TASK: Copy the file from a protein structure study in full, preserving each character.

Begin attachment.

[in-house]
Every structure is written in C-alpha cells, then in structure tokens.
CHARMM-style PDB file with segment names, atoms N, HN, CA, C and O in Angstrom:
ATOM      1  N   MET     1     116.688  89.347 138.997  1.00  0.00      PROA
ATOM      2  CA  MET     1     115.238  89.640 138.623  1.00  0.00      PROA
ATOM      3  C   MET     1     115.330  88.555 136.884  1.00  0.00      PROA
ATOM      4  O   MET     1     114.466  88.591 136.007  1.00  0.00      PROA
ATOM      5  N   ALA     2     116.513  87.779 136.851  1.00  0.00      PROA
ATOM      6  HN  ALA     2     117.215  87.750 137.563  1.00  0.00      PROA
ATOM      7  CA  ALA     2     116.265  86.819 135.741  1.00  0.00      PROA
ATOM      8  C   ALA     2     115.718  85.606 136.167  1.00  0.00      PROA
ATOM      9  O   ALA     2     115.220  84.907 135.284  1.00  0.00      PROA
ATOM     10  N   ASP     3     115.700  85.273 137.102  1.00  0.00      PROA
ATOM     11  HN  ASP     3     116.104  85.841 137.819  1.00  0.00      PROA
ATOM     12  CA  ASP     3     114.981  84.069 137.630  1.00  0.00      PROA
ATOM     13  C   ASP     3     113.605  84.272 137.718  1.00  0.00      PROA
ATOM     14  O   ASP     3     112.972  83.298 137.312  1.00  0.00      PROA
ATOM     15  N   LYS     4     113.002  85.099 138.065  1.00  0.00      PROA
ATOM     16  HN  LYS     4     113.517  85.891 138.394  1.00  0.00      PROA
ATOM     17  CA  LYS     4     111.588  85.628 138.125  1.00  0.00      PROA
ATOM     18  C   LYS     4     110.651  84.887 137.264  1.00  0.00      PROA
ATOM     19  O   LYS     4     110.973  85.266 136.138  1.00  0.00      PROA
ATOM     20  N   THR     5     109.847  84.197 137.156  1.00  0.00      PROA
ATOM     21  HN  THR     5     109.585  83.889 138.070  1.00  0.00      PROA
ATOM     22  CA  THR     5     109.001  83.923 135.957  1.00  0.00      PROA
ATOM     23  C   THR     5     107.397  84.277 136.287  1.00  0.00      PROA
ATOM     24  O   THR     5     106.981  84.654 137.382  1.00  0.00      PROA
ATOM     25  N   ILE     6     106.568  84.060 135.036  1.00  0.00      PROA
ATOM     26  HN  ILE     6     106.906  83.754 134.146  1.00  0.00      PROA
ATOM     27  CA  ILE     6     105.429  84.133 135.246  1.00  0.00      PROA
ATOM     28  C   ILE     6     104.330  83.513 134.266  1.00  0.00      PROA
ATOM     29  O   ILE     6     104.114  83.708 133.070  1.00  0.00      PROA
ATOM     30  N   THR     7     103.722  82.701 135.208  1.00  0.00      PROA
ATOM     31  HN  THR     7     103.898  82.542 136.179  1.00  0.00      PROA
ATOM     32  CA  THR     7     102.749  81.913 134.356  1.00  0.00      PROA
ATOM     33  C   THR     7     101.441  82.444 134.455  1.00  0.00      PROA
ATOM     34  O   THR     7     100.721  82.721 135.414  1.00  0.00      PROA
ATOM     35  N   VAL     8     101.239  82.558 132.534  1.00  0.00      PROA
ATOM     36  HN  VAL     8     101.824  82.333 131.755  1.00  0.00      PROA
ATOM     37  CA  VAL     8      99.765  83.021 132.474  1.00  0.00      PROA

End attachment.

[in-house]
Every structure is written in C-alpha cells, then in structure tokens.
CHARMM-style PDB file with segment names, atoms N, HN, CA, C and O in Angstrom:
ATOM      1  N   MET     1     116.688  89.347 138.997  1.00  0.00      PROA
ATOM      2  CA  MET     1     115.238  89.640 138.623  1.00  0.00      PROA
ATOM      3  C   MET     1     115.330  88.555 136.884  1.00  0.00      PROA
ATOM      4  O   MET     1     114.466  88.591 136.007  1.00  0.00      PROA
ATOM      5  N   ALA     2     116.513  87.779 136.851  1.00  0.00      PROA
ATOM      6  HN  ALA     2     117.215  87.750 137.563  1.00  0.00      PROA
ATOM      7  CA  ALA     2     116.265  86.819 135.741  1.00  0.00      PROA
ATOM      8  C   ALA     2     115.718  85.606 136.167  1.00  0.00      PROA
ATOM      9  O   ALA     2     115.220  84.907 135.284  1.00  0.00      PROA
ATOM     10  N   ASP     3     115.700  85.273 137.102  1.00  0.00      PROA
ATOM     11  HN  ASP     3     116.104  85.841 137.819  1.00  0.00      PROA
ATOM     12  CA  ASP     3     114.981  84.069 137.630  1.00  0.00      PROA
ATOM     13  C   ASP     3     113.605  84.272 137.718  1.00  0.00      PROA
ATOM     14  O   ASP     3     112.972  83.298 137.312  1.00  0.00      PROA
ATOM     15  N   LYS     4     113.002  85.099 138.065  1.00  0.00      PROA
ATOM     16  HN  LYS     4     113.517  85.891 138.394  1.00  0.00      PROA
ATOM     17  CA  LYS     4     111.588  85.628 138.125  1.00  0.00      PROA
ATOM     18  C   LYS     4     110.651  84.887 137.264  1.00  0.00      PROA
ATOM     19  O   LYS     4     110.973  85.266 136.138  1.00  0.00      PROA
ATOM     20  N   THR     5     109.847  84.197 137.156  1.00  0.00      PROA
ATOM     21  HN  THR     5     109.585  83.889 138.070  1.00  0.00      PROA
ATOM     22  CA  THR     5     109.001  83.923 135.957  1.00  0.00      PROA
ATOM     23  C   THR     5     107.397  84.277 136.287  1.00  0.00      PROA
ATOM     24  O   THR     5     106.981  84.654 137.382  1.00  0.00      PROA
ATOM     25  N   ILE     6     106.568  84.060 135.036  1.00  0.00      PROA
ATOM     26  HN  ILE     6     106.906  83.754 134.146  1.00  0.00      PROA
ATOM     27  CA  ILE     6     105.429  84.133 135.246  1.00  0.00      PROA
ATOM     28  C   ILE     6     104.330  83.513 134.266  1.00  0.00      PROA
ATOM     29  O   ILE     6     104.114  83.708 133.070  1.00  0.00      PROA
ATOM     30  N   THR     7     103.722  82.701 135.208  1.00  0.00      PROA
ATOM     31  HN  THR     7     103.898  82.542 136.179  1.00  0.00      PROA
ATOM     32  CA  THR     7     102.749  81.913 134.356  1.00  0.00      PROA
ATOM     33  C   THR     7     101.441  82.444 134.455  1.00  0.00      PROA
ATOM     34  O   THR     7     100.721  82.721 135.414  1.00  0.00      PROA
ATOM     35  N   VAL     8     101.239  82.558 132.534  1.00  0.00      PROA
ATOM     36  HN  VAL     8     101.824  82.333 131.755  1.00  0.00      PROA
ATOM     37  CA  VAL     8      99.765  83.021 132.474  1.00  0.00      PROA